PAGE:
During our meeting I watched the faces of the Vice Principal and Counsellor, as they listened in awe to the unknown capabilities of Gavin. Twice-exceptional kids are like icebergs – there is so much more going on underneath than appears on the surface. As a Special Education teacher, I know that the ‘Gavins’ in the world are more common than most people realise. He represents 95% of my caseload of students who require additional support. His needs are complex and intense and require an approach which is deeply personal.

‘2e’ students, as they are colloquially known, are capable of the most amazing and creative expressions, while at the same time frustratingly can’t accomplish the most simple of tasks. Writing a cohesive paragraph is beyond them but creating an entire language system for a butterfly community is not.

As a teacher it is difficult to reconcile these contradictions. As with some of the great twice-exceptional individuals in our world - Albert Einstein, Bill Gates and Vincent Van Gogh - I wonder what Gavin will achieve in his lifetime.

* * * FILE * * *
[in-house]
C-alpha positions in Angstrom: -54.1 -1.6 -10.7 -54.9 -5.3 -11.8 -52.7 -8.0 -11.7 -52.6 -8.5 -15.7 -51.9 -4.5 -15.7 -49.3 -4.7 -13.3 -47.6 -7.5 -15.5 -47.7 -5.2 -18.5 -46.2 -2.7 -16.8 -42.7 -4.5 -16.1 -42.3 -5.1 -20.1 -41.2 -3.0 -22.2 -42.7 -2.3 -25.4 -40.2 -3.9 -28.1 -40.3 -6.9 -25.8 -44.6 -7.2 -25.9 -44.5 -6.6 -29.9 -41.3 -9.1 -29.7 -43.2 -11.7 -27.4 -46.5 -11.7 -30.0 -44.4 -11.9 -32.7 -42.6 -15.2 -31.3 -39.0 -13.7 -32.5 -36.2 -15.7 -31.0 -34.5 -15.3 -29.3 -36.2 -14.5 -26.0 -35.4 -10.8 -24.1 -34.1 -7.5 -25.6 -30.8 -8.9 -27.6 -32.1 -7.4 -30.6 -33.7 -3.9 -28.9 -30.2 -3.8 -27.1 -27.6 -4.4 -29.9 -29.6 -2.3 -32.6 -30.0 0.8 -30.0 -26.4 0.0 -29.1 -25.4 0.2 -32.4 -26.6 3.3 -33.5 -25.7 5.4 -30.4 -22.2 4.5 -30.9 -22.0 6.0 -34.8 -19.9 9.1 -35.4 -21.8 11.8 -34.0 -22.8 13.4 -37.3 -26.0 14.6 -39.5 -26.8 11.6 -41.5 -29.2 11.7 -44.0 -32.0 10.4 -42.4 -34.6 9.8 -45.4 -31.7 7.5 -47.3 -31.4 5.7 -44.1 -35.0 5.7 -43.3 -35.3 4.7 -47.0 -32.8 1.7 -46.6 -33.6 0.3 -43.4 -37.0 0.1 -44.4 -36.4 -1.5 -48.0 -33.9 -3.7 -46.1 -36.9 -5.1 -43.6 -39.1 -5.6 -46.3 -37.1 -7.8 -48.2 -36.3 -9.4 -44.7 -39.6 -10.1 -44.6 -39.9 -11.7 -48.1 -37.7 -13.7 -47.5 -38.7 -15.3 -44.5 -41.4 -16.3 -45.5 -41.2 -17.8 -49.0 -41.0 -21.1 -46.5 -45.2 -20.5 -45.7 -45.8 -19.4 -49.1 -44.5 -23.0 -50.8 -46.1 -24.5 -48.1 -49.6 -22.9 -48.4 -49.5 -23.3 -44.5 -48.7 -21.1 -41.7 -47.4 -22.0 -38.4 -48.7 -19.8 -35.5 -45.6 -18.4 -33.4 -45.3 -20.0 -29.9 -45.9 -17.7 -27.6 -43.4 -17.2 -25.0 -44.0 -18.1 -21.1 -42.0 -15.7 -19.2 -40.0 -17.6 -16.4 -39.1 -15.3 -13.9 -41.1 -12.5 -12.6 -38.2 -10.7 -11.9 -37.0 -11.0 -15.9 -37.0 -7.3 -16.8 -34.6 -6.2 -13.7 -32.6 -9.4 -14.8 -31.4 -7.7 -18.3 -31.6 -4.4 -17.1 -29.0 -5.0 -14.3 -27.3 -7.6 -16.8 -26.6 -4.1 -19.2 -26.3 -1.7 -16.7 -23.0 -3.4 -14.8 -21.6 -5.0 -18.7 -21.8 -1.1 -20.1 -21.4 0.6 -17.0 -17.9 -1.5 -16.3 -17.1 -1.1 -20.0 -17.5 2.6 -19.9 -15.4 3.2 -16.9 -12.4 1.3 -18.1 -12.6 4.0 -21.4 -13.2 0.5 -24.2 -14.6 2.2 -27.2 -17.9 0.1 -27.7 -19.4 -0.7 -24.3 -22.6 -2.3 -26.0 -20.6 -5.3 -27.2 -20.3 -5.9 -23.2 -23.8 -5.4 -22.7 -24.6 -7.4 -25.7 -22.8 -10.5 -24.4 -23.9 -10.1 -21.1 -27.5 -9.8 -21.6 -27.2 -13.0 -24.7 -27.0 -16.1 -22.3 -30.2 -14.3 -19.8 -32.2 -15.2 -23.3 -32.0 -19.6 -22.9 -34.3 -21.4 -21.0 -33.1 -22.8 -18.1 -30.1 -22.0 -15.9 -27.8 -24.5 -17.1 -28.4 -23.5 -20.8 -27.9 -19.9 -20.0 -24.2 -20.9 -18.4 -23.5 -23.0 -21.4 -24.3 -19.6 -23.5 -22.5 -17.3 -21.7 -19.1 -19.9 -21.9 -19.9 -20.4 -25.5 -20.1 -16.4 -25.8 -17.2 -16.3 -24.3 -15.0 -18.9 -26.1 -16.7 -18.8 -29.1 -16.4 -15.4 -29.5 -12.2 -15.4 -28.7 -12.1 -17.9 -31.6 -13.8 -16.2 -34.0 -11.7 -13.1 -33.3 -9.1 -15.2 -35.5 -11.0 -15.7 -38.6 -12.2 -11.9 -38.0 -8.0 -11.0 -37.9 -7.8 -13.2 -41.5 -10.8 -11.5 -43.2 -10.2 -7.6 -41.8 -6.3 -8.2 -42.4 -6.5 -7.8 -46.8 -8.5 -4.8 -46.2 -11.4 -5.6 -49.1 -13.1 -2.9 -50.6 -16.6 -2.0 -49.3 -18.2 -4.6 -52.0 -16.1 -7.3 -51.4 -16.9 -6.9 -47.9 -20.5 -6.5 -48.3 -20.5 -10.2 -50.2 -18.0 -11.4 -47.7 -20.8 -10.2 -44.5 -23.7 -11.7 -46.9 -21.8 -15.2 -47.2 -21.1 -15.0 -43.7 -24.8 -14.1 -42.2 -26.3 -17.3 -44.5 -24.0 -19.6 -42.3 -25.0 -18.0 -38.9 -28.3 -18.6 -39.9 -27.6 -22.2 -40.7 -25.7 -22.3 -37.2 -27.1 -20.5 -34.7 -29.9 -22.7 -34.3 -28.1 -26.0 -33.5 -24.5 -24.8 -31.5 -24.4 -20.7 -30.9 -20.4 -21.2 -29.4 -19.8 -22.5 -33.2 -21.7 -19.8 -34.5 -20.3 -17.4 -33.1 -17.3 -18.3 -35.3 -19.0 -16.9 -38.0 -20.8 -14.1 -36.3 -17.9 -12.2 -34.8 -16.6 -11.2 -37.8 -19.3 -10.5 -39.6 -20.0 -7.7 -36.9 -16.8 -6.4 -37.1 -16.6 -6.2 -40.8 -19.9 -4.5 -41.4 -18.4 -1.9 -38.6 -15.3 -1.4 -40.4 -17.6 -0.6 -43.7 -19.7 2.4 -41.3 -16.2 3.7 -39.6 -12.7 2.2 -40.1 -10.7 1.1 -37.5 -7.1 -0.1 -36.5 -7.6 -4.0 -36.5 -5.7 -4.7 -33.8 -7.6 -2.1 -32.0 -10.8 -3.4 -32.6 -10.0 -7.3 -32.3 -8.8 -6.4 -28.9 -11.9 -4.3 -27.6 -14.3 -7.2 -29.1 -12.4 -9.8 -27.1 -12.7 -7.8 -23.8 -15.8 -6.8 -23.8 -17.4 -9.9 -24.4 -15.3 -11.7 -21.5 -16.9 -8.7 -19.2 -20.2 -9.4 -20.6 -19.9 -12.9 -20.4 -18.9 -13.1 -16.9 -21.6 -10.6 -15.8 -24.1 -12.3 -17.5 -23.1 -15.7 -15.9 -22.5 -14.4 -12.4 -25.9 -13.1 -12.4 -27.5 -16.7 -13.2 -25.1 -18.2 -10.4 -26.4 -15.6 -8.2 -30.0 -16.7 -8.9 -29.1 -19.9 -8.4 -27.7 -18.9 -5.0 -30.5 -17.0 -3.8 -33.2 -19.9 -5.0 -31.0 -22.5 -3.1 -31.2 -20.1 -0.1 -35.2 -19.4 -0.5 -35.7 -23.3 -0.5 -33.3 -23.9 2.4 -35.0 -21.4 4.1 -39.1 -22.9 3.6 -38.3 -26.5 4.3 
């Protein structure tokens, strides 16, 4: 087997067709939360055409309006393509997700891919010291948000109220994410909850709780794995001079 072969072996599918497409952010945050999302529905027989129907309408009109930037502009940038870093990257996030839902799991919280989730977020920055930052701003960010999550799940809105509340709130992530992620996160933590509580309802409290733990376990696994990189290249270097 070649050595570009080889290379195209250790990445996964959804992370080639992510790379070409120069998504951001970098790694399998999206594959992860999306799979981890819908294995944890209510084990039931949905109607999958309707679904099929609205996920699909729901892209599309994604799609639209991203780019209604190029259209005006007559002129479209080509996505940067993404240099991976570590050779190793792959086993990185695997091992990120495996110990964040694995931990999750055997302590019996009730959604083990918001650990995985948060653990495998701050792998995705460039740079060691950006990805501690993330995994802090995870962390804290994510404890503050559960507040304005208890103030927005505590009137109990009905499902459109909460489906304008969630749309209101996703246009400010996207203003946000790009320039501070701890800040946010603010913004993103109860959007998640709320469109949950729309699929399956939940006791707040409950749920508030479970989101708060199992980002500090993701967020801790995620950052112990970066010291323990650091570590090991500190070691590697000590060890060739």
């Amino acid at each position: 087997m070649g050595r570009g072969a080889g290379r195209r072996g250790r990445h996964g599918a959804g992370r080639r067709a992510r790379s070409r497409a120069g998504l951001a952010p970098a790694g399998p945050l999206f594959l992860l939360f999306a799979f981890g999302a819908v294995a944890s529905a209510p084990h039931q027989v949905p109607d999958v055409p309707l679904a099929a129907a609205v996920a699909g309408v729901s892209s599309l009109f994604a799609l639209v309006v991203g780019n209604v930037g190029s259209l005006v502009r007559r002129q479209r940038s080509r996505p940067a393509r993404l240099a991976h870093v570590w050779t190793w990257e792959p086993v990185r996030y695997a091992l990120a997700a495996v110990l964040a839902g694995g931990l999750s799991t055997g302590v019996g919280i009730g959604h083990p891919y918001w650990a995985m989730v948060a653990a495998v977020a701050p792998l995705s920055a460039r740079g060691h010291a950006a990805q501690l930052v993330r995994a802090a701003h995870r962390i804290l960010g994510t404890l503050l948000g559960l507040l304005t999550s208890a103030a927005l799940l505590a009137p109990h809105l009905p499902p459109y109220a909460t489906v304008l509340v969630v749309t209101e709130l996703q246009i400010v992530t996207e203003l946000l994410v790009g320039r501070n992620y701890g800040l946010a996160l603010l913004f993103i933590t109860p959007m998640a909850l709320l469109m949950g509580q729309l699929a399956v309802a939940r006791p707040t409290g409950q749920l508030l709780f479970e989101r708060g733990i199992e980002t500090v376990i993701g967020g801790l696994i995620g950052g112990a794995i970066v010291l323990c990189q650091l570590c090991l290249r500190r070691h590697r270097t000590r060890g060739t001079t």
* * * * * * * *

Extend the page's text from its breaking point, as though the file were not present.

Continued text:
What is twice-exceptional?

Twice-exceptional learners have been defined as possessing the capacity for high achievement, in addition to having a disability (Joint Commission on Twice-Exceptional Students, 2009). The term is commonly used to describe students who are both gifted in one or more domains (Mathematics, Science, Technology, Social Art, Visual, Spatial, Performing Arts) and have a disability which may be cognitive, physical, and/or emotional (Assouline et al., 2010; Nicpon, et al., 2011; Missett, 2017).